ANTIMICROBIAL RESISTANCE of Neisseria gonorrhoeae is an increasing problem worldwide. Inappropriate use of antibiotics, favored by uncontrolled sale and self-medication in many countries, enhances the emergence of resistant strains. The lack of coherent control strategies and the lack of tools to evaluate the efficacy of current antimicrobial therapies make the emergence of new forms of resistance a more serious problem in the developing world than in industrialized countries.
The speed with which penicillinase-producing N. gonorrhoeae (PPNG) and tetracycline-resistant N. gonorrhoeae (TRNG) may spread and disseminate in a community illustrates a major difference between the impact of plasmid and chromosomal antimicrobial resistance in the gonococcus. The emergence and spread of TRNG has many parallels with that of PPNG. Resistance to both penicillin and tetracycline results from the acquisition of part of a transposable element not found previously in N. gonorrhoeae.1,2 In both instances, spread has been occurring with remarkable rapidity in several countries.3,4
Several researchers have documented the high frequency and increasing prevalence of antimicrobial resistance of N. gonorrhoeae in Africa, especially to penicillin and tetracycline.5–9 The reported prevalences of PPNG in African countries vary between 15% and 80%.10,11 Tetracycline-resistant N. gonorrhoeae in Africa were first described in Zaire and, more recently, in Kenya and Tanzania.9,12,13 In female prostitutes from Kinshasa, the level of TRNG had increased from 11% to 45% within 30 months.14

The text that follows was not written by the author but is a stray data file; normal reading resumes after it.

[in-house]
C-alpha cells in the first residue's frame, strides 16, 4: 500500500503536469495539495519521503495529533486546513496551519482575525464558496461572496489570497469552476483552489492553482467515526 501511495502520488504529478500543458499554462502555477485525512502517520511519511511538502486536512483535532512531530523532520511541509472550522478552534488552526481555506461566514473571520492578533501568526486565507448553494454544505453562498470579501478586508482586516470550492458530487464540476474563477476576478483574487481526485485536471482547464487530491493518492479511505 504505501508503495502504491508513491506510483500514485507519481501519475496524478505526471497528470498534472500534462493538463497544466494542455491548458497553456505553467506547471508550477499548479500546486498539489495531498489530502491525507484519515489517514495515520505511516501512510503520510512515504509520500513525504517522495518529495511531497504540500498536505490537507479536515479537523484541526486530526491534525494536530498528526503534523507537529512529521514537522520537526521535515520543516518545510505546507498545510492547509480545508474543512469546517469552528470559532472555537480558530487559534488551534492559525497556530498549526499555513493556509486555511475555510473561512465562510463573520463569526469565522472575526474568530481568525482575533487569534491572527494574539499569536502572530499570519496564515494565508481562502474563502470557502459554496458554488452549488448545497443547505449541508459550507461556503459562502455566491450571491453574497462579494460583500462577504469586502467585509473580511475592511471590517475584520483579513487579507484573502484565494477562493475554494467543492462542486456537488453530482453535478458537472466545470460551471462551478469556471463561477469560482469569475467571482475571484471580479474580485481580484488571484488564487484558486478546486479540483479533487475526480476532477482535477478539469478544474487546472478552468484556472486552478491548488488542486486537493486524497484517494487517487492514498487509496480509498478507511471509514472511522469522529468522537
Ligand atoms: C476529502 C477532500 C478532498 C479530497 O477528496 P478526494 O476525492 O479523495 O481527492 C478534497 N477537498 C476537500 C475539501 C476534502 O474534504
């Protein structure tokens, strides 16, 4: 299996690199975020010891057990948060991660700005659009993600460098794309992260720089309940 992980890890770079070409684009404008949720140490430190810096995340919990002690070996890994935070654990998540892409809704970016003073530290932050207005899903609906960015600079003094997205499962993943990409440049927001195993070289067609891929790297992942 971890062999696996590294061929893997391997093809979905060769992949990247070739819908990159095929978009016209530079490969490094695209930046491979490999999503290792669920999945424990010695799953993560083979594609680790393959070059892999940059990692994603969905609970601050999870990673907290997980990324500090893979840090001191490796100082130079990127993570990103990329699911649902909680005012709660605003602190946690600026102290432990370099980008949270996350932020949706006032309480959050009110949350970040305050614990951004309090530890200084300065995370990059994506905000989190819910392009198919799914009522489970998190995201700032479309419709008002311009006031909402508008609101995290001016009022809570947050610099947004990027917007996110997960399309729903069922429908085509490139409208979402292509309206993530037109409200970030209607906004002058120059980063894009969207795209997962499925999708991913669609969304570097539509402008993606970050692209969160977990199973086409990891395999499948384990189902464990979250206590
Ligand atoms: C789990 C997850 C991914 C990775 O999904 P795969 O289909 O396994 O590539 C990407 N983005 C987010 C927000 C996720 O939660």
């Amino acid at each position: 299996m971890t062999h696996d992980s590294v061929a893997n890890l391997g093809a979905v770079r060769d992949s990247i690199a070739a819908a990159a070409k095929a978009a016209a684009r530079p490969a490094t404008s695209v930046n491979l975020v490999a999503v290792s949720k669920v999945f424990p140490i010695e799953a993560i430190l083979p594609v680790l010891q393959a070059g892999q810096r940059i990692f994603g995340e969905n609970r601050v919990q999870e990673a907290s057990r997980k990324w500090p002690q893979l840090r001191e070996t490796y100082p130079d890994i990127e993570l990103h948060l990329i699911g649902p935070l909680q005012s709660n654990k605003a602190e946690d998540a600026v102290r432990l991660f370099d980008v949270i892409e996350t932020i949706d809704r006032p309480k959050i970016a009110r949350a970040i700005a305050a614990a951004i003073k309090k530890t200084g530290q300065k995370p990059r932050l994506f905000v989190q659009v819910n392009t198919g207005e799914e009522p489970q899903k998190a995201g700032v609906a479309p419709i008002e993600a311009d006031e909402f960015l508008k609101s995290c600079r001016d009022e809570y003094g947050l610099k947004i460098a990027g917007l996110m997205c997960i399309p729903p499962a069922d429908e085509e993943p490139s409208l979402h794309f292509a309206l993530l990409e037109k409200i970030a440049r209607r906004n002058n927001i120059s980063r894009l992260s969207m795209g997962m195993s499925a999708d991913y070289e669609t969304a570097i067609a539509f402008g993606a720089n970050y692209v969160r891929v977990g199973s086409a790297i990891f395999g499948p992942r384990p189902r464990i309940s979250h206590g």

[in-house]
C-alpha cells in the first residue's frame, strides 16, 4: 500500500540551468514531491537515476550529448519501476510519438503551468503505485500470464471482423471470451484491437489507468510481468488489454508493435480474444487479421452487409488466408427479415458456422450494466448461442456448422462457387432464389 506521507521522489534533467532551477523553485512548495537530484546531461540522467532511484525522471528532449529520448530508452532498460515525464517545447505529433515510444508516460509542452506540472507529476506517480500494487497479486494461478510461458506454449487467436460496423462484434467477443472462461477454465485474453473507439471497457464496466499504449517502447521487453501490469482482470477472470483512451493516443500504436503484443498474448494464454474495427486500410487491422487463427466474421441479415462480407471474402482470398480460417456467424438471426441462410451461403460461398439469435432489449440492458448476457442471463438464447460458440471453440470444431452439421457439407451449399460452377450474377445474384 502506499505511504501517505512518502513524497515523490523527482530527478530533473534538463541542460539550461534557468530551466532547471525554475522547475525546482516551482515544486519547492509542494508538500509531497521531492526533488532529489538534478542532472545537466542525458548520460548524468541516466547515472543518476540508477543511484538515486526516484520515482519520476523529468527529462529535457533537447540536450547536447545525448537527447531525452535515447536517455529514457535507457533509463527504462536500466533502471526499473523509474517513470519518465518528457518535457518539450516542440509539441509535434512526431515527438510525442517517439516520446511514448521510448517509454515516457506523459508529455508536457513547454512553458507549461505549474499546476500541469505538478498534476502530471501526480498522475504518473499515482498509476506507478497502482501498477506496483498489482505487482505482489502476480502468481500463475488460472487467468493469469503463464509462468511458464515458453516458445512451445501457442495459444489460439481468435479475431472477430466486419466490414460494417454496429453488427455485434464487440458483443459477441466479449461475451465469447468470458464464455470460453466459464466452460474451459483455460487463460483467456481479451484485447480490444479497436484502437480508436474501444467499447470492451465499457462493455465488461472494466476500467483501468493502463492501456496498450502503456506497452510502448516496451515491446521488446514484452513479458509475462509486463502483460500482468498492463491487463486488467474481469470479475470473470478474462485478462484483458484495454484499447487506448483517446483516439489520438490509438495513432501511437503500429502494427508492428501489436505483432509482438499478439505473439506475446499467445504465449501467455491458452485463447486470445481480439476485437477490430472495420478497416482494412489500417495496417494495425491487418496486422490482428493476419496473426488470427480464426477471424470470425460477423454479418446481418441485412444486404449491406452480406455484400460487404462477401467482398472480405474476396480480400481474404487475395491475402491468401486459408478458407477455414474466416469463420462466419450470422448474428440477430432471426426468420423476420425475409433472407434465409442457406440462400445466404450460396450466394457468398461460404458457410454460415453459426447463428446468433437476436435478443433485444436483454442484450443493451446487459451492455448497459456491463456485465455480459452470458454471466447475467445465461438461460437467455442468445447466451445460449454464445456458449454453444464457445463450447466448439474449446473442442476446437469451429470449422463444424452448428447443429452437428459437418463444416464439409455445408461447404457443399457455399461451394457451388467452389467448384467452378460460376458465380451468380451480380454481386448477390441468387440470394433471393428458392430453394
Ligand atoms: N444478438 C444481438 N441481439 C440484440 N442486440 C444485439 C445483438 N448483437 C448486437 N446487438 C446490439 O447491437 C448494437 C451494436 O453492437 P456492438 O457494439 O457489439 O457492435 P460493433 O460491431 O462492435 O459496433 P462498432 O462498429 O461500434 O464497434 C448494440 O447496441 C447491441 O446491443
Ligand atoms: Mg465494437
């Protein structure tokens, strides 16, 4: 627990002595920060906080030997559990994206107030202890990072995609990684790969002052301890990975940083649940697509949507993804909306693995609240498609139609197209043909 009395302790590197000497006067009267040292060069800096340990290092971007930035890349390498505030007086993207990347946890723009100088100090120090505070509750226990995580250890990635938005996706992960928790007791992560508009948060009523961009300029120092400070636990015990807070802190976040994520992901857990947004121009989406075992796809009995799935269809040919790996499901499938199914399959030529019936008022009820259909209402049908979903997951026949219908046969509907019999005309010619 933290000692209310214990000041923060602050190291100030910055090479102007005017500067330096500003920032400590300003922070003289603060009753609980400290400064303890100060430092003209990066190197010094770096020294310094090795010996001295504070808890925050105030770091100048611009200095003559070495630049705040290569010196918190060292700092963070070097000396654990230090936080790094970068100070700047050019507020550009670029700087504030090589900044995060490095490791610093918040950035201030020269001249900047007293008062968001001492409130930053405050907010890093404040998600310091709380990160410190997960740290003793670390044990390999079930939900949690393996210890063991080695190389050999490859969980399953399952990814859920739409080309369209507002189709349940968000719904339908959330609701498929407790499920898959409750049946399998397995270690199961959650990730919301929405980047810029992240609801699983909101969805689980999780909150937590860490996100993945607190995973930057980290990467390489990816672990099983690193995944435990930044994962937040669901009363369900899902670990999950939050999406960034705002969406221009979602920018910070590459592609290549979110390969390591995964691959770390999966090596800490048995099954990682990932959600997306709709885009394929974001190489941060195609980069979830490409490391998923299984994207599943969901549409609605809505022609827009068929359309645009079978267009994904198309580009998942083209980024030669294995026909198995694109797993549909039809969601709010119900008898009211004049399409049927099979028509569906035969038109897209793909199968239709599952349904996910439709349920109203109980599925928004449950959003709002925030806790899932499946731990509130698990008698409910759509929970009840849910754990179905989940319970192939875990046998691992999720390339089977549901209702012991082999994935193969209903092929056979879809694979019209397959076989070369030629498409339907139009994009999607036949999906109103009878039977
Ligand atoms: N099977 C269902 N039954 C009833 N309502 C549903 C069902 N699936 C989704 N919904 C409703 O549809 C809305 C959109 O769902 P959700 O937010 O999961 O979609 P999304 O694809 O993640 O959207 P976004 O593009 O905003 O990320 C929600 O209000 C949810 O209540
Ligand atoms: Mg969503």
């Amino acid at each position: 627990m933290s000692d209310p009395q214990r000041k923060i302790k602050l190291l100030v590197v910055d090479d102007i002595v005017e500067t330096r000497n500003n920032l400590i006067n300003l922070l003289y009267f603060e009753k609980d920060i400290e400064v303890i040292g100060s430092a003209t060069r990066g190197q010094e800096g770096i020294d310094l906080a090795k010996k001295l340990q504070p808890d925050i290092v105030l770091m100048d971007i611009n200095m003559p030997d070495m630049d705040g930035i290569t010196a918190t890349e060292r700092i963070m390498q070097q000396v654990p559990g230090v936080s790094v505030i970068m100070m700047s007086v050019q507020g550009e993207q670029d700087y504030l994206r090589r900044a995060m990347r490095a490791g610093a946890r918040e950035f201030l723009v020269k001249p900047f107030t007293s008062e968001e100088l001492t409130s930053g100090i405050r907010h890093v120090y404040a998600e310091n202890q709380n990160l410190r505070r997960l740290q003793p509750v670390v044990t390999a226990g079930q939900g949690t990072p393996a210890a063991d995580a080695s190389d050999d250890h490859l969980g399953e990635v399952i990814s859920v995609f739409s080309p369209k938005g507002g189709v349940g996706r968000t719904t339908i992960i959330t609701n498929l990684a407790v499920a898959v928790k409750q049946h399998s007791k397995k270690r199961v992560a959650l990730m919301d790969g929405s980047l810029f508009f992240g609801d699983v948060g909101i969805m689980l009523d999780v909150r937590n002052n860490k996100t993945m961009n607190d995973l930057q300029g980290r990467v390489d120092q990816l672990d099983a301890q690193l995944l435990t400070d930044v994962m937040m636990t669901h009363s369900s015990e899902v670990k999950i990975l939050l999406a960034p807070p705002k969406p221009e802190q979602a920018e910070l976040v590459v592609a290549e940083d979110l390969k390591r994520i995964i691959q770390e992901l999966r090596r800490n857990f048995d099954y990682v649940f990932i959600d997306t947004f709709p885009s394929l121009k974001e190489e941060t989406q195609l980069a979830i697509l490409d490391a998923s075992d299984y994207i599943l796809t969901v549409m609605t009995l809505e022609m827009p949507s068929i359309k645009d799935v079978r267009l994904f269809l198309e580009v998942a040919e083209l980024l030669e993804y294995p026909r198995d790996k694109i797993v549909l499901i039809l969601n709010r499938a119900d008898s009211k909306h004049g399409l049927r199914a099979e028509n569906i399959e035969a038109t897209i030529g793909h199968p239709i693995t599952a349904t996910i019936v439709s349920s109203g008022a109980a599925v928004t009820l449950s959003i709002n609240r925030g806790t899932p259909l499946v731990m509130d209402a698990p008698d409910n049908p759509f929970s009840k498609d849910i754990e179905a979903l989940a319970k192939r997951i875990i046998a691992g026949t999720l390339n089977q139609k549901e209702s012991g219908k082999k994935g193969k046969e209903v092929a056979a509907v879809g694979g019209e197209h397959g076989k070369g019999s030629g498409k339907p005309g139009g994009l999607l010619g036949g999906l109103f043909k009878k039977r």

The objectives of this study were to document the antimicrobial susceptibility of gonococcal isolates from three sites in West and Central Africa, to document the spread of PPNG and TRNG over the past years in these three sites, and to discuss the consequences of rising resistance to antibiotics in the management of gonococcal infection in Africa.
Materials and Methods
A total of 2,288 gonococcal isolates were obtained from three different study sites in Africa: 251 isolates were collected at Projet Retro-CI in Abidjan, Ivory Coast, between April 1992 and December 1993, from consecutive women attending an outpatient gynecology clinic and from female prostitutes enrolled in a survey on sexually transmitted diseases (STDs)15; 952 consecutive isolates were obtained between January 1988 and July 1993 from men and women consulting for STDs at the outpatient clinic of the Centre Hospitalier in Kigali, Rwanda; and 1,085 isolates were obtained between May 1988 and October 1990 from a cohort of female prostitutes examined in a special treatment clinic in Kinshasa, Zaire.16
The same standard laboratory procedure was used in the three sites. Clinical specimens were inoculated directly on modified Thayer Martin medium containing vancomycin, colistin, nystatin, and trimethoprim (Becton Dickinson, Cokeysville, MD) and incubated for 48 hours at 36°C in candle extinction jars. Isolates were stored in skim milk at −80°C (Kigali, Kinshasa) or in liquid nitrogen (Abidjan) before being shipped in dry ice or in liquid nitrogen to the Institute of Tropical Medicine, Antwerp, for susceptibility testing and identification. Overall, more than 90% of isolates survived storage and transport.